My last post ended with a remarkable video by Sgt. Shamar Thomas, a USMC Iraq veteran reaming out a few dozen New York cops at a recent protest. Since then the Thomas has appeared on Countdown with Kieth Oberman, explaining himself a little more calmly. It’s a truly remarkable interview – he talks about the need to respond to even murderous intent on the part of rioters with “humility”. What’s even more remarkable, though, is what happened next.

A group is now forming, calling itself OccupyMARINES, made up of American Military service-people and veterens, in support of Occupy Wall Street and the Occupy movement. They’re calling on soldiers to don civilian clothing and join the protests, or stand in uniform, medals and all, on the sidelines to guard against police brutality. They’re even calling on police to join them.

Well damn. The potential for a swift and efficient military response to these protests just hit a big brick wall. I don’t suspect even the most conservative members of public will take kindly to soldiers and veterans being beaten, arrested and pepper sprayed, even if those soldiers do. One Iraq veteran has already been arrested at Occupy Orange County today, along with three others. Ironically, the officers arrived on horseback.

This development represents an enormous and dramatic schism tearing apart American political opinion. Soldiers taking part will bring a whole other dimension of legitimacy in a lot of sectors that usually have nothing but scorn for protesters. In a lot of ways, it isn’t terribly surprising, given how heavily the military recruits from marginalized parts of society, and the way veterans are treated when they get back from service. Large scale WWI veteran protests were common in the 1930s, backing the unemployed and other groups protesting during the Great Depression. In America, the “Bonus Army” with thousands of veterans marched and camped in Washington before being violently evicted in a gas attack by Gen. Douglas MacArthur and George S. Patton.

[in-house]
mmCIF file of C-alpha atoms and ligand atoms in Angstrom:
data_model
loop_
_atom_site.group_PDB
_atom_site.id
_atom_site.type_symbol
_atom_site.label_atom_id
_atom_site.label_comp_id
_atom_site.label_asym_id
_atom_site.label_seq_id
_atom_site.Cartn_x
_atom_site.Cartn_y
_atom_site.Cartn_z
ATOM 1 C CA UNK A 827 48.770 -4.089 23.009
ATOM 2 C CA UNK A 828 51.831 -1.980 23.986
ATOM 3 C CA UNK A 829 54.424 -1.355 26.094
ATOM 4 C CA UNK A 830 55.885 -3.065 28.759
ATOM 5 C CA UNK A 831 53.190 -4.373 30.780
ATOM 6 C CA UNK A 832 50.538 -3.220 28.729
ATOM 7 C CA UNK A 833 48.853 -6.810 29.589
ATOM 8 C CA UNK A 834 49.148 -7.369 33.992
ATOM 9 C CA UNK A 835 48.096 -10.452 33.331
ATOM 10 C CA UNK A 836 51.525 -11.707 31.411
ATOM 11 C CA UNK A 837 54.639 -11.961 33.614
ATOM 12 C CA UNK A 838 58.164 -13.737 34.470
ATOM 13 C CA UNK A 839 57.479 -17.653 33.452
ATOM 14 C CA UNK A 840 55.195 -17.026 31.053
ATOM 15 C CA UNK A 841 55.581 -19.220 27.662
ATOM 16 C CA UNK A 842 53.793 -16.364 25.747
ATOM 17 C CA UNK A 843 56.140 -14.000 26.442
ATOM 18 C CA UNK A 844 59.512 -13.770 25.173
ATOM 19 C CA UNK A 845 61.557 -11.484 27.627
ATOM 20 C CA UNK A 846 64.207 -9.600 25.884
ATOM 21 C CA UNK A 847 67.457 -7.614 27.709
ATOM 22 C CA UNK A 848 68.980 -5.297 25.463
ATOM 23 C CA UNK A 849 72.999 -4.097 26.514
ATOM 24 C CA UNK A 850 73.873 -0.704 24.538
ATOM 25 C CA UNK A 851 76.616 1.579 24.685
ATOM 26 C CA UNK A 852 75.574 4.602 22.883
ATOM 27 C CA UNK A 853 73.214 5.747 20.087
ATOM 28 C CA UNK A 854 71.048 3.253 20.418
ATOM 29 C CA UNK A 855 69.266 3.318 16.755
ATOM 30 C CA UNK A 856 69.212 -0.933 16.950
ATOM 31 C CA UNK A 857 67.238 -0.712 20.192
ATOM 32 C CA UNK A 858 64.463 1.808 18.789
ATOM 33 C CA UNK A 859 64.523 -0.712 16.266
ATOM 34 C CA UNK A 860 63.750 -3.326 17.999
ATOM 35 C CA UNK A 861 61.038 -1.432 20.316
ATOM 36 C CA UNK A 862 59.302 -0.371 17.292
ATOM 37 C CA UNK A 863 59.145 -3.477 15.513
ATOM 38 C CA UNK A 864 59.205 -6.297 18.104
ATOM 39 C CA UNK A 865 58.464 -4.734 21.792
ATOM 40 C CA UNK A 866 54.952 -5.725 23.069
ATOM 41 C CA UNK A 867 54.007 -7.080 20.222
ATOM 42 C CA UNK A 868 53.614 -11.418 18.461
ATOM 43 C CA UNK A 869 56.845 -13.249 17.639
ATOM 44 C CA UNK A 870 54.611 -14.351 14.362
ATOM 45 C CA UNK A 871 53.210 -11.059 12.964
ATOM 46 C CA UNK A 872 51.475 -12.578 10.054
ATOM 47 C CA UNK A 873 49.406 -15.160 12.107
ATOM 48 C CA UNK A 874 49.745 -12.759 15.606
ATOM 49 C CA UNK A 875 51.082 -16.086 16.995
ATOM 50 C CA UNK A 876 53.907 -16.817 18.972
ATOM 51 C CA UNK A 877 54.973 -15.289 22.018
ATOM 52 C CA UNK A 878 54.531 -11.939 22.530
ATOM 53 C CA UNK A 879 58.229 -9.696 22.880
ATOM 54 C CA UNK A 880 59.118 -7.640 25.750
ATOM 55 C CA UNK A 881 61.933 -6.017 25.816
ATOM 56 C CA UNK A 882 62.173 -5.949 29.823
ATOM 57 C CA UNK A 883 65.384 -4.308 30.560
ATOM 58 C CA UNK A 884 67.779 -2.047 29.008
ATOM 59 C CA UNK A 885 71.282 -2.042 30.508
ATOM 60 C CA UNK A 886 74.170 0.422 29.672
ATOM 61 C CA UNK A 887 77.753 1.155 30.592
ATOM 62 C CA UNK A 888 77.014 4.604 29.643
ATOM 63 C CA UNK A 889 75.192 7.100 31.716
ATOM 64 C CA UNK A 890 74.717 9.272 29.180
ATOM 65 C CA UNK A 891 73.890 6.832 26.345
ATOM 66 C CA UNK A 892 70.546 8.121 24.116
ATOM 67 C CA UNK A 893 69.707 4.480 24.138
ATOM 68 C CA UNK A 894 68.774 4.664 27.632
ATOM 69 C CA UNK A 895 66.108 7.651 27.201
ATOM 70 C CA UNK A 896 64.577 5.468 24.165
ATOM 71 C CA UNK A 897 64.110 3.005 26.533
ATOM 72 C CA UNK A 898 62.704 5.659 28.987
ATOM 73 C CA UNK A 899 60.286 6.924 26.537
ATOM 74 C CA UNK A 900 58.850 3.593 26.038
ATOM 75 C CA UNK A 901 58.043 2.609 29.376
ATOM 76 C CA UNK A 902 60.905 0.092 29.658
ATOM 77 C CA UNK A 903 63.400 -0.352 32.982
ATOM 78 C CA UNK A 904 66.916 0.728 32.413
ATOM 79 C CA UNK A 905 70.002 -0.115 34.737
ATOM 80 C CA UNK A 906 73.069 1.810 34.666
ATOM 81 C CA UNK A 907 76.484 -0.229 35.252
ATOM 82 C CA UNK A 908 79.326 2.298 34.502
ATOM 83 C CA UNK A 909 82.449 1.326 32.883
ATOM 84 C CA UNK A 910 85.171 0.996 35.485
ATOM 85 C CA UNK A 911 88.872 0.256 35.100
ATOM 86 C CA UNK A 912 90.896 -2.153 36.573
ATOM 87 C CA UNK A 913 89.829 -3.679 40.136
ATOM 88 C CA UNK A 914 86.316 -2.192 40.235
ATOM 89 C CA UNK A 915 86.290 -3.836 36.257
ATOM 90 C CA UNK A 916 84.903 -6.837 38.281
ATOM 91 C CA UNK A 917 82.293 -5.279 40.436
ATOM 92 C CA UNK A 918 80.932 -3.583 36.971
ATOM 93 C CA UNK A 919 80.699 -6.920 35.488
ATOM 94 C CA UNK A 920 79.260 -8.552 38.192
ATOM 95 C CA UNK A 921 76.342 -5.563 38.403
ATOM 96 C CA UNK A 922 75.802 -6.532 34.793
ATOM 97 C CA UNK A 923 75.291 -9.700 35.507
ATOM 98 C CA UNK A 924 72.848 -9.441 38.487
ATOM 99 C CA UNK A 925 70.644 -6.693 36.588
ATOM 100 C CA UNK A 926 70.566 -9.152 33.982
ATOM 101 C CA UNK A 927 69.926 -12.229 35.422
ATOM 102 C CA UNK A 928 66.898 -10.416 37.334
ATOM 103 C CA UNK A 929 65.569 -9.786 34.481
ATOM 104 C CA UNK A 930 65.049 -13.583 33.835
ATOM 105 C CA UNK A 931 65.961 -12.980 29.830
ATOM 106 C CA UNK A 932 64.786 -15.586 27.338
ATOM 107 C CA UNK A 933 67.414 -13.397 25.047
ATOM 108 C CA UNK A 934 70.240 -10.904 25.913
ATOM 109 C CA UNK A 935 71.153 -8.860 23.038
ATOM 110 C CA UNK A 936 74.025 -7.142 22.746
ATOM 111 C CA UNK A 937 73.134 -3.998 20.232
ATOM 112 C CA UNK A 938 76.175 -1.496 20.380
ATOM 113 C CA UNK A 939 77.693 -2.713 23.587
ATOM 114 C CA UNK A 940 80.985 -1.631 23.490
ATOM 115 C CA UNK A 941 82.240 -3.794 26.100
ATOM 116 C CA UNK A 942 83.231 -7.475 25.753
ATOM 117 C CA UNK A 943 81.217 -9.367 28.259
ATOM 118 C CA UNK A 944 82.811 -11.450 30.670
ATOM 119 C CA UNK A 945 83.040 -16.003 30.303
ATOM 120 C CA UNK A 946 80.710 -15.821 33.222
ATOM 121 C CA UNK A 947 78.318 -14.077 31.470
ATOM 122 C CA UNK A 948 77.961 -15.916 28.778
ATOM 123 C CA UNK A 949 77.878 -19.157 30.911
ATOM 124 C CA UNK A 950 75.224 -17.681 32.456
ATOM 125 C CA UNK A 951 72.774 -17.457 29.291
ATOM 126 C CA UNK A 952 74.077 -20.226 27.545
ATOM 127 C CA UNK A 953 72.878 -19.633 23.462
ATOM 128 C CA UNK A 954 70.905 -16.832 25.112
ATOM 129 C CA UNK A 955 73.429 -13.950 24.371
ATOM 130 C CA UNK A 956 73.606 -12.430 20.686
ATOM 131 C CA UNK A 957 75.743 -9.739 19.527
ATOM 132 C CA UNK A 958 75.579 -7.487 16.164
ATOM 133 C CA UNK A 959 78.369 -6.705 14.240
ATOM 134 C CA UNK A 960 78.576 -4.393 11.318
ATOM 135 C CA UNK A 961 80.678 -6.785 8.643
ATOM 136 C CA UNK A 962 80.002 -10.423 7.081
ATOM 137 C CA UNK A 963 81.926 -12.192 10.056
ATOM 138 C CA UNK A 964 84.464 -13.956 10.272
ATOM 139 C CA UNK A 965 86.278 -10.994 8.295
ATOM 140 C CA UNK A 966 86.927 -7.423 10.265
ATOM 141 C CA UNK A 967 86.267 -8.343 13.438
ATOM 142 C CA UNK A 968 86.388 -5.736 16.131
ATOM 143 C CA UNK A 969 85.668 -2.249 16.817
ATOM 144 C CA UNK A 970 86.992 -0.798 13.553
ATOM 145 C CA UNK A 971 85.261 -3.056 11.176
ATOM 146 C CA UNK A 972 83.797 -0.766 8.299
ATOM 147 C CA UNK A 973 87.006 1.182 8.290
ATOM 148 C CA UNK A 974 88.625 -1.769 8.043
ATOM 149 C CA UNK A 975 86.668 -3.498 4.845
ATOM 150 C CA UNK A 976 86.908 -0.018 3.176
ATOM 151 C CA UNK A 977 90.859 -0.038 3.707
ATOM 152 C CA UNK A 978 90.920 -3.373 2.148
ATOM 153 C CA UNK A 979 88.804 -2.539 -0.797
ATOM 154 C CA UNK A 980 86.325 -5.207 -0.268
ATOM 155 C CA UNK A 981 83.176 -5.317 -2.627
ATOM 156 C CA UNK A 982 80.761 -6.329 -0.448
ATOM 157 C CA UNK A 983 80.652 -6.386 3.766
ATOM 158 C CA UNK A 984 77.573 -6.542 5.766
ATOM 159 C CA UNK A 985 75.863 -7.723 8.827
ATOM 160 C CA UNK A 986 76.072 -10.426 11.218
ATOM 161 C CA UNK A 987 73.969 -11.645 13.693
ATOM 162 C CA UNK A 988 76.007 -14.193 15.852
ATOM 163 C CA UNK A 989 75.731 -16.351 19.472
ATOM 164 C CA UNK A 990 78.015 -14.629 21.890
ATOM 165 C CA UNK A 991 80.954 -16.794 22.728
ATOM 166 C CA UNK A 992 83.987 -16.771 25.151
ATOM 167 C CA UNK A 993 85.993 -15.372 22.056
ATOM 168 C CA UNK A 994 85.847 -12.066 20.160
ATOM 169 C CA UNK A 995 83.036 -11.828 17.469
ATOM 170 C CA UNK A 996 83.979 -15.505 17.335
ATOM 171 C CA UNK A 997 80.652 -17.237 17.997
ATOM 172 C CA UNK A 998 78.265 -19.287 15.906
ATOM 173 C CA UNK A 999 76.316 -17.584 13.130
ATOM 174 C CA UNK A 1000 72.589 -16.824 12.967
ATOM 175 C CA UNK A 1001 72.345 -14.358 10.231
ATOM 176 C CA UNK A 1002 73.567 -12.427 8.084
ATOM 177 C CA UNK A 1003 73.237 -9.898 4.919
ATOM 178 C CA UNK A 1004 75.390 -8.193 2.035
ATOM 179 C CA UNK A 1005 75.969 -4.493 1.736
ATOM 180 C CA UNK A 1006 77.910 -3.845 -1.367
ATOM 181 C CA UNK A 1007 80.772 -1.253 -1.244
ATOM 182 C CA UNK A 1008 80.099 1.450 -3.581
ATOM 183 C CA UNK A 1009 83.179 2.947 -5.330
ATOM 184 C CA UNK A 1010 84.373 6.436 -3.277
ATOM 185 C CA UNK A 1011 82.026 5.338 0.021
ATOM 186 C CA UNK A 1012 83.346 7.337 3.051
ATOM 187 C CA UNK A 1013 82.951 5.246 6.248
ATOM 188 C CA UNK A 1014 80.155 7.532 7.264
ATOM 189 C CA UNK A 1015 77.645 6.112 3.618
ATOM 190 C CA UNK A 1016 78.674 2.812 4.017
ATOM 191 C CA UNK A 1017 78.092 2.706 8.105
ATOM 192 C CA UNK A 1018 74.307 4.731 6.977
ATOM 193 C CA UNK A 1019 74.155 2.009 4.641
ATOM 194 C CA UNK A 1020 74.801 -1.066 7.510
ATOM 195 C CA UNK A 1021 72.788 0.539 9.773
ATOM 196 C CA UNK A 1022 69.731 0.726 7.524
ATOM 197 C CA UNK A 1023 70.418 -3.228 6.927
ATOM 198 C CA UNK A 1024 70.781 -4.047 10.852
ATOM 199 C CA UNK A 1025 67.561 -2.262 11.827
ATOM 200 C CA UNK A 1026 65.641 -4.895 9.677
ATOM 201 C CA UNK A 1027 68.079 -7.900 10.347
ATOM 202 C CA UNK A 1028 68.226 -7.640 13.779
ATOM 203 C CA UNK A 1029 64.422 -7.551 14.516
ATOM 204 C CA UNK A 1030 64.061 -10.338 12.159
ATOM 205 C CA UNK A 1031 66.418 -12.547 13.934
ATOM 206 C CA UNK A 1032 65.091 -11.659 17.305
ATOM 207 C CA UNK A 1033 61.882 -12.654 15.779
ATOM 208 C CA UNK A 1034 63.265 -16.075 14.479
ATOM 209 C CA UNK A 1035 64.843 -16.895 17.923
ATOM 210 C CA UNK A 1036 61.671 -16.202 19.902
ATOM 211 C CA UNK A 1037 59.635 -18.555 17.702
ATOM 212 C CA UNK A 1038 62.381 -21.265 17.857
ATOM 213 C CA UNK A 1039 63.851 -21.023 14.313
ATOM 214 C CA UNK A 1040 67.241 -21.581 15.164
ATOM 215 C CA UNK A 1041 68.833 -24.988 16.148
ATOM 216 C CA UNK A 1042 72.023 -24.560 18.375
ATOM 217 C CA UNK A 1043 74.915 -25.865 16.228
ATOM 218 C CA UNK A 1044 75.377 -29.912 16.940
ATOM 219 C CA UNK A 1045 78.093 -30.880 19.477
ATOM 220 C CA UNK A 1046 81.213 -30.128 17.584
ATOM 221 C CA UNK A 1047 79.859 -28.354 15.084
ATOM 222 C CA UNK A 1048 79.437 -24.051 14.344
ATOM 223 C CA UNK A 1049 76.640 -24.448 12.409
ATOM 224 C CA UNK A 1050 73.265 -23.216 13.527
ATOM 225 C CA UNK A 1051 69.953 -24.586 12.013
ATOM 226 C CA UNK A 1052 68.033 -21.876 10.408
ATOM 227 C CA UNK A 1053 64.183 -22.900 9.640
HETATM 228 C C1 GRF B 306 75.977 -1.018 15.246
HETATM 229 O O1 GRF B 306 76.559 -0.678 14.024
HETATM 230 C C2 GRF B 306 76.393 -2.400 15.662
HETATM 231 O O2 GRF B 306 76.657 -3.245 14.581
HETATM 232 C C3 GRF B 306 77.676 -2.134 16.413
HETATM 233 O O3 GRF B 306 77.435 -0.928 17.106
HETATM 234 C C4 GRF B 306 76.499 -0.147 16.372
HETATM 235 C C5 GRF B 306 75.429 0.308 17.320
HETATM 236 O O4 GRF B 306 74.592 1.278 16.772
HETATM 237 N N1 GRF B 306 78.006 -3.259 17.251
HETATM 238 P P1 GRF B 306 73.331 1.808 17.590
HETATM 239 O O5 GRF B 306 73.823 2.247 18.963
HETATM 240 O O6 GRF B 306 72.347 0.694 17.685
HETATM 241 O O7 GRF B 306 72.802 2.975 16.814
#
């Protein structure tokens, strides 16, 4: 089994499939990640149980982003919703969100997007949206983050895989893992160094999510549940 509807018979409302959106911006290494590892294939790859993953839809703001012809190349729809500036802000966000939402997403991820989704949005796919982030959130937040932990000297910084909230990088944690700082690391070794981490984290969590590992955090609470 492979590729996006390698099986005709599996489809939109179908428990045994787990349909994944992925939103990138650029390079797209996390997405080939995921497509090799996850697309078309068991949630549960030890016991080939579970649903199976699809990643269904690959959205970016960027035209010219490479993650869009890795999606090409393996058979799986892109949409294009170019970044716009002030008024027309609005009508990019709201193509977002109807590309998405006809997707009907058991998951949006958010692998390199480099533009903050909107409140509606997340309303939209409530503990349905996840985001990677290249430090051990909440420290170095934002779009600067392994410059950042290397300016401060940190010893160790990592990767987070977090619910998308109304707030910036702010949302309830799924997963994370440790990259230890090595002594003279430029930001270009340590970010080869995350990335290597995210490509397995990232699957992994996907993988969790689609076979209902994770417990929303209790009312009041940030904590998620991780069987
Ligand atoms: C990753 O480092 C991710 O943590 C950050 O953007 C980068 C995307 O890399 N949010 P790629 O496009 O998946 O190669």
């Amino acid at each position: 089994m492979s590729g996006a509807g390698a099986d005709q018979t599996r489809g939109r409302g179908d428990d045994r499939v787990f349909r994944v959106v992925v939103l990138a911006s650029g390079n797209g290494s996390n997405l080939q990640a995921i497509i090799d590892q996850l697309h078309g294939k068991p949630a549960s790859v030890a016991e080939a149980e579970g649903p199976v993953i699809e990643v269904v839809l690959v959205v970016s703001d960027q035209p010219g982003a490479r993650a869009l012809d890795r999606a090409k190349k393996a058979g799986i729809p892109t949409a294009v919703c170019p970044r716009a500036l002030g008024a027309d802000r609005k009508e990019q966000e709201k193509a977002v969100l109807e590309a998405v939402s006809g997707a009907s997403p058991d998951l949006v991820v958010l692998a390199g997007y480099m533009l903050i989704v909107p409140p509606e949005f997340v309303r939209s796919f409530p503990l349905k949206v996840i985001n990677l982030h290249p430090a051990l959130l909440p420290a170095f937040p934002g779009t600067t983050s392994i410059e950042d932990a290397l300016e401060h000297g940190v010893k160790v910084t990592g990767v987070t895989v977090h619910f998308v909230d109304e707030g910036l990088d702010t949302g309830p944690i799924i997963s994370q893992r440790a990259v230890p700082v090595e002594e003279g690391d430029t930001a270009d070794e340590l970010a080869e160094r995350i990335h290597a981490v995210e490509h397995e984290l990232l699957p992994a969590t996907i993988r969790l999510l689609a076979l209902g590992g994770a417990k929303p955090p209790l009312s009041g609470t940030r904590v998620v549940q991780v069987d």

There will, of course, be a lot of complications which stem from this. I must admit, I have my apprehensions. Military personnel tend to have very different world-views and ways of doing things than most radicals. This will test the limits of many participatory and inclusive structures. The American Military, is, of course, an authoritarian organization (possibly the world’s foremost authoritarian organization), and that has a lot of connotations – they’ve hurt a lot of people. How might an Iraqi refugee feel about this? Guatamalan? Chilean? Yugoslavian? What will soldiers think of working with Palestinian solidarity workers, the peace movement or communists? This will, undeniably, involve a lot of patience on everybody’s part. We can only hope it’s the beginning of a long and much broader process of bridge-building.

The other issue, of course, is the state. Were I a commanding officer of these brave men and women, I’d be shitting like an open-source mudbrick press. At what point do they take reprisals against those involved? At what point can’t they take reprisals?

This all just keeps getting more interesting.

In other news, Occupy Hamilton had another, larger and longer rally yesterday in Gore Park, and held our first General Assembly under the statue. Occupy Toronto had at least a thousand or so in their march, now meeting with a wider embrace from labour and student groups as well as zombies. Pete Seeger and Arlo Guthrie led a march through New York singing “we shall overcome”. And 130 people were arrested at the continuing Occupy Chicago protests.